THE LIBERATED BRIDE by A.B.Yehoshua
Reviewed by Nordeen Morello, Book'em.....take
(October 20, 2005)The
English translation of renowned Israeli novelist A. B.Yehoshua's The Liberated Bride offered
Book-'Em a look into the world of Israeli-Arab daily life. Set in Haifa, the "Orientalist"
scholar Professor Rivlin and his wife Hagit, a prominent local judge, are the protagonists of
this story. They have two grown sons and the book revolves around Rivlin's maniacal obsession
with the unexplained failed marriage of the younger one, Ofer. His quest for uncovering the
truth, the scholar's job as a historian, allows him excursions into Jerusalem, the Palestinian
territories and the village and home of a young, female, Arab student, Samaher. Thus the reader
is introduced to the multiple characters populating The Liberated Bride.
Additional figures are Rivlin’s ailing academic mentor, Hagit’s visiting ex-patriot sister and
brother-in-law, Samaher’s colorful cousin, and Ofer’s former wife’s family and employees.
Professor Rivlin, while avoiding his own scholarly work to pursue his search, seems to unravel before
the readers eyes as numerous sub stories unfold. Under the guise of looking for answers to Ofer's
situation, there is an element of thrill-seeking to his adventures.
If this review feels unsatisfying, then it has suggested our group's response to the book. Many
members did not manage to get through the novel's 500+ pages, losing interest in the overdone writing,
the storyline and/or the characters. Only one member enthusiastically loved this book and loved
Rivlin "for his obsessive lunacy." We felt that the author offered a "slice of life" look at the
complex issues and interactions of the Arabs and Israelis. But we also sensed there was another more
important layer beneath the storyline that escaped our understanding. We asked what message the author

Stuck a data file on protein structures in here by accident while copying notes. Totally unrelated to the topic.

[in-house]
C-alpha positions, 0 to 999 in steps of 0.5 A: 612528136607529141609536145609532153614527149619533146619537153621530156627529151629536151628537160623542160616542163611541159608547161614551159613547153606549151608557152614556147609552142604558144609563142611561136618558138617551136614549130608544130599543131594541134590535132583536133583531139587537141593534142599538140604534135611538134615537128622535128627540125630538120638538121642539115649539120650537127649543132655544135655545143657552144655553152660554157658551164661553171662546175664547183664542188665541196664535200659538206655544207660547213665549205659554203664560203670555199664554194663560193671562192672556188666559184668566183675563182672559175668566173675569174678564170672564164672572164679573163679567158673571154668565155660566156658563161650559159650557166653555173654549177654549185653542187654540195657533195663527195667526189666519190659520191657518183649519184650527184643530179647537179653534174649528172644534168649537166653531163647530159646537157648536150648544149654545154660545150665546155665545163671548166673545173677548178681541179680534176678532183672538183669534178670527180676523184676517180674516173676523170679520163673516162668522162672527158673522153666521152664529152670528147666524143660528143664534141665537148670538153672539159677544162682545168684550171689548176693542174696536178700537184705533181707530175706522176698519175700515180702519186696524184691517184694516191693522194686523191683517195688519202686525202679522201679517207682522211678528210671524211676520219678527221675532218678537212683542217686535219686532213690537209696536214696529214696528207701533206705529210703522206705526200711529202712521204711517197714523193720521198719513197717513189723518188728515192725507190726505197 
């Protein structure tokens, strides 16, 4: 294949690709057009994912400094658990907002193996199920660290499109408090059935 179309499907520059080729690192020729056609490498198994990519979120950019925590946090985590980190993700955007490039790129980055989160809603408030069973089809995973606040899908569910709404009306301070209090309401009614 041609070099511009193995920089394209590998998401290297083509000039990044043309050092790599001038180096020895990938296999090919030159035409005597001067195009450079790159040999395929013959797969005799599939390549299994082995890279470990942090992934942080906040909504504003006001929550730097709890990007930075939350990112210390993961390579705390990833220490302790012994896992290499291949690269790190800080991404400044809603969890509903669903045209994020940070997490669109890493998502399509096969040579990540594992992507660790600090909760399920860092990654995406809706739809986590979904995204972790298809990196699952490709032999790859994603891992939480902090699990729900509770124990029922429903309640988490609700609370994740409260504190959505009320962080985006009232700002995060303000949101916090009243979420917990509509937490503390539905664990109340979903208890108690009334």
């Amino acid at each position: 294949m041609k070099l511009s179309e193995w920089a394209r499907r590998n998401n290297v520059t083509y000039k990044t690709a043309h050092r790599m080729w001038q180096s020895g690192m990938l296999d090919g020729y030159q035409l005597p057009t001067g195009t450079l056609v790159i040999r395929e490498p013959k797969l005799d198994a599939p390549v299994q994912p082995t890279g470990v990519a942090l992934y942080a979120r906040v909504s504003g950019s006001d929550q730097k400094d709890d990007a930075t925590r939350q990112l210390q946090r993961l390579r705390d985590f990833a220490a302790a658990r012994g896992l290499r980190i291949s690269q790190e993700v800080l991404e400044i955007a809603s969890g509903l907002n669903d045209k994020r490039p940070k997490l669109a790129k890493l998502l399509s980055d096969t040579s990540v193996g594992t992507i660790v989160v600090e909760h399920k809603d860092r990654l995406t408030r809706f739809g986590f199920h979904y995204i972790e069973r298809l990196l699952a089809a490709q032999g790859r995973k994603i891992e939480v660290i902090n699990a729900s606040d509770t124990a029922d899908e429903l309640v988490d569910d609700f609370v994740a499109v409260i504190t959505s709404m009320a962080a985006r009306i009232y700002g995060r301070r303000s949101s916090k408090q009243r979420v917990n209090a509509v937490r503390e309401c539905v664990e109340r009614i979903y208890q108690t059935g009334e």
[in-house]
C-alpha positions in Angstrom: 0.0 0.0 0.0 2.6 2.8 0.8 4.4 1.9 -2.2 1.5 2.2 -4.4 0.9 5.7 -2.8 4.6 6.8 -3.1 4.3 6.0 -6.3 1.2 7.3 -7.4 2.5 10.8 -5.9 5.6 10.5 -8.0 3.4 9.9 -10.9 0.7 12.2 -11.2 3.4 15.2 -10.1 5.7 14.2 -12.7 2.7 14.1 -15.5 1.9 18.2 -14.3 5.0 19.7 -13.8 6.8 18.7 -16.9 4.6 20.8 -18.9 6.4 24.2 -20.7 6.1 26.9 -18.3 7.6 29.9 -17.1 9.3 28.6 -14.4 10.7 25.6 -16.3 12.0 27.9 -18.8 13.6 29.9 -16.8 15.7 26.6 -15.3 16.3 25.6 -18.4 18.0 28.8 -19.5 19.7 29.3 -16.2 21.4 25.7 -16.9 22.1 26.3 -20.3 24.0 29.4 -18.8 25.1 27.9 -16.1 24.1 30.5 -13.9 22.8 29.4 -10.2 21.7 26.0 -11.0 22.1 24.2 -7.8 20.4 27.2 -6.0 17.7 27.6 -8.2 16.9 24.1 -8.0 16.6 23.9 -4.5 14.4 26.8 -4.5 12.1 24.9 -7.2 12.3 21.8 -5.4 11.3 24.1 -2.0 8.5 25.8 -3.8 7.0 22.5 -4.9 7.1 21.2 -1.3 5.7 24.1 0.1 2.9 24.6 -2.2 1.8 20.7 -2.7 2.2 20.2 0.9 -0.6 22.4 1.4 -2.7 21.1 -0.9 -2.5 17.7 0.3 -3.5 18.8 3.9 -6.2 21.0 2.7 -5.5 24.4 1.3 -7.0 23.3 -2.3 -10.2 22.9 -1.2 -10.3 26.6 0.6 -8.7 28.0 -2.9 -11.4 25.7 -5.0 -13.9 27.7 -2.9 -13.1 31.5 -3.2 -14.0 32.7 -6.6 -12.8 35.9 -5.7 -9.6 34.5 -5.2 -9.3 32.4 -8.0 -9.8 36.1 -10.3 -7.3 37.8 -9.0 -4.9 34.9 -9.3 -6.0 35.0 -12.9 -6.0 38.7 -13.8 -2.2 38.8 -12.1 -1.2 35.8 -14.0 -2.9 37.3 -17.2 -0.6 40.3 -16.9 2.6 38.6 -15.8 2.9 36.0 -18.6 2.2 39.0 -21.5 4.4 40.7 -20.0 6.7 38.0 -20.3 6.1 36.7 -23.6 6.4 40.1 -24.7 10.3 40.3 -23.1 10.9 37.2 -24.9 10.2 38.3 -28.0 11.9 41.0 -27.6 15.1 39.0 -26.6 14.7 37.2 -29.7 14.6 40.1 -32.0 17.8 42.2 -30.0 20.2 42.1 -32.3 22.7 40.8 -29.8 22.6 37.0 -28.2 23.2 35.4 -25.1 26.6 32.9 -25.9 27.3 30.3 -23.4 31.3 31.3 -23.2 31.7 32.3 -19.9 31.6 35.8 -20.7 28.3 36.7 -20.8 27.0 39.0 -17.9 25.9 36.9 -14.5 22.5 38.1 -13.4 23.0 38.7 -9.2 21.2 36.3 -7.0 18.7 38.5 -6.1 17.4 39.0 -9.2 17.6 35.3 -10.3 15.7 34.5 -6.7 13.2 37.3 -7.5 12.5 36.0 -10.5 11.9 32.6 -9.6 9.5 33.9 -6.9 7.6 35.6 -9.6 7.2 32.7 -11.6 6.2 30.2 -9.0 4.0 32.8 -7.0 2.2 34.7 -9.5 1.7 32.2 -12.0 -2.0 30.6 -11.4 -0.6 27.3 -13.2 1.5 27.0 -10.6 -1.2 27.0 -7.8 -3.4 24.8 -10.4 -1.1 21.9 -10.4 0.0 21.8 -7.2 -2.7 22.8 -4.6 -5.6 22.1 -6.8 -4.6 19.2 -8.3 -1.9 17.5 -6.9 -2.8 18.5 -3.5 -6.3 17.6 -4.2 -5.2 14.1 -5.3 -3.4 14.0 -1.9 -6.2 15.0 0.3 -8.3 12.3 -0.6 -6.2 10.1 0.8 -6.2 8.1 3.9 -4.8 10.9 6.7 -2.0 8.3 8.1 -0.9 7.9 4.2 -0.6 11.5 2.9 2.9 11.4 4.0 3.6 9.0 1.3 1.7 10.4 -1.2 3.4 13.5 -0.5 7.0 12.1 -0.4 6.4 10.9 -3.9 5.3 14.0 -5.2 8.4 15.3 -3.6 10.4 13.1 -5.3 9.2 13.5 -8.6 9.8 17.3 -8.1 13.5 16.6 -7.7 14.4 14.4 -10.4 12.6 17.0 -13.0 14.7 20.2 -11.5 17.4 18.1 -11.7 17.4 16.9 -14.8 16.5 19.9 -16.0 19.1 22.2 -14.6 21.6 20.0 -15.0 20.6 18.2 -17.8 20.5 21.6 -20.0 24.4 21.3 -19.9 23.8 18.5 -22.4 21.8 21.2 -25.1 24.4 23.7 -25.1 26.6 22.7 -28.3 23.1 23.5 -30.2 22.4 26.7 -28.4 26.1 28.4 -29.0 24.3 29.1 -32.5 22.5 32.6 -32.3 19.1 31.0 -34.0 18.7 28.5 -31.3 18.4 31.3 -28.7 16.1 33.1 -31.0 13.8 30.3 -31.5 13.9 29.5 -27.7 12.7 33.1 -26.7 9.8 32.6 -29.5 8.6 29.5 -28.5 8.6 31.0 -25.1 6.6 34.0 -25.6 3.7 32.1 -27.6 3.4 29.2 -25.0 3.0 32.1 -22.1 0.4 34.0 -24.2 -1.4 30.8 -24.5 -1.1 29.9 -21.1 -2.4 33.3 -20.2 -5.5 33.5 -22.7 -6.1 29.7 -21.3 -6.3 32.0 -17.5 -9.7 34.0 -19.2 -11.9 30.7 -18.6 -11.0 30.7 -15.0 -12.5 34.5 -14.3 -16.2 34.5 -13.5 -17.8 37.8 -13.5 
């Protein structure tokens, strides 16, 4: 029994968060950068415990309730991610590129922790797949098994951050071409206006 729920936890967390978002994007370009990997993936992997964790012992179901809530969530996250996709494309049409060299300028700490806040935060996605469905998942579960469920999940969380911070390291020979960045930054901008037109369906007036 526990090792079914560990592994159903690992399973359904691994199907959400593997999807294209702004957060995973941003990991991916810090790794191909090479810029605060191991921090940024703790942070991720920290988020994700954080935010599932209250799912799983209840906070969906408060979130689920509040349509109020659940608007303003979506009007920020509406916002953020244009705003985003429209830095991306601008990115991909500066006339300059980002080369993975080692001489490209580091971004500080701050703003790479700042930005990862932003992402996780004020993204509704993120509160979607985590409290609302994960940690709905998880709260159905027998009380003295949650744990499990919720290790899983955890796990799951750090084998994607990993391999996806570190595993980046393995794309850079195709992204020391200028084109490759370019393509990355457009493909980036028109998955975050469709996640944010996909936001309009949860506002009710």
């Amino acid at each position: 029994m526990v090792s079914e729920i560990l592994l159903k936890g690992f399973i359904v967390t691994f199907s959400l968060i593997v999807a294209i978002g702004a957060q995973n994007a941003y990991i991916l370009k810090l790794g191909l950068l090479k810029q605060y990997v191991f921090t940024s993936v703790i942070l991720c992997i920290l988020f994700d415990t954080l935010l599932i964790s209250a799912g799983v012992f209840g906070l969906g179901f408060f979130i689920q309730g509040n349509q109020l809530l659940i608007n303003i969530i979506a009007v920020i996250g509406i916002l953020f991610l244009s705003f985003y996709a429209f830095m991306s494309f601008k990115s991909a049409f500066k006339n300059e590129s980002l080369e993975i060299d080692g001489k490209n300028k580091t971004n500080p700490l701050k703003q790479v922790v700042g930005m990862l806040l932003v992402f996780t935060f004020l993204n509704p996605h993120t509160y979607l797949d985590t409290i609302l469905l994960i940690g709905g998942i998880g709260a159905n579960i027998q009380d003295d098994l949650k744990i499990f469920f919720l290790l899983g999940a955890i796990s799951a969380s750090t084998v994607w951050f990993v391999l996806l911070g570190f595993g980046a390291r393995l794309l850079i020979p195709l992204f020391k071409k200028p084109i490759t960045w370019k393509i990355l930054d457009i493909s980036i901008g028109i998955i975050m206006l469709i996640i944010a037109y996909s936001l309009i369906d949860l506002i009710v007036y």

had encoded in these pages as to the "hows" and "whys" of Middle Eastern tensions today.
The expatriate brother-in-law admonishes Rivlin: "You're all terribly spoiled. You think all the tears
in the world belong to you…I'm tired of spoiled Israelis whining all the time…. it's time for Israel to
look beyond its local squabbles." Samaher translates an ancient North African folktale of a snake and
a hyena which ends: "Nobody likes snakes or hyenas…yet if the two of us get together, become friends
and formed a single monster…" Was this a parable for Israel and Palestine? The author also scripts
multiple anti-Arab sentiments into the mouths of Rivlin's academic peers. "They can recite love poems
all night but they're still vipers."
Yehoshua is masterful in the use of symbolism. Eyeglasses, representing perspective and point of view,
appear several times and are broken in a dramatic moment. There are multiple references to boundaries
that conjure up geographic, emotional, physical and figurative bounds all of which are transgressed in
this work. One reader viewed a surprisingly fierce argument between Rivlin and Hagit as a possible
metaphor for Arab/Israeli conflict.
The Liberated Bride was glowingly reviewed by The New York Times and has found responsive and
enthusiastic readers. Perhaps its subject matter was not familiar enough to our group. Perhaps its
length and writing style were ill suited for our "over the summer" reading selection. In sum, perhaps
we did not do it justice. As a choice for your own group: proceed at your own risk.
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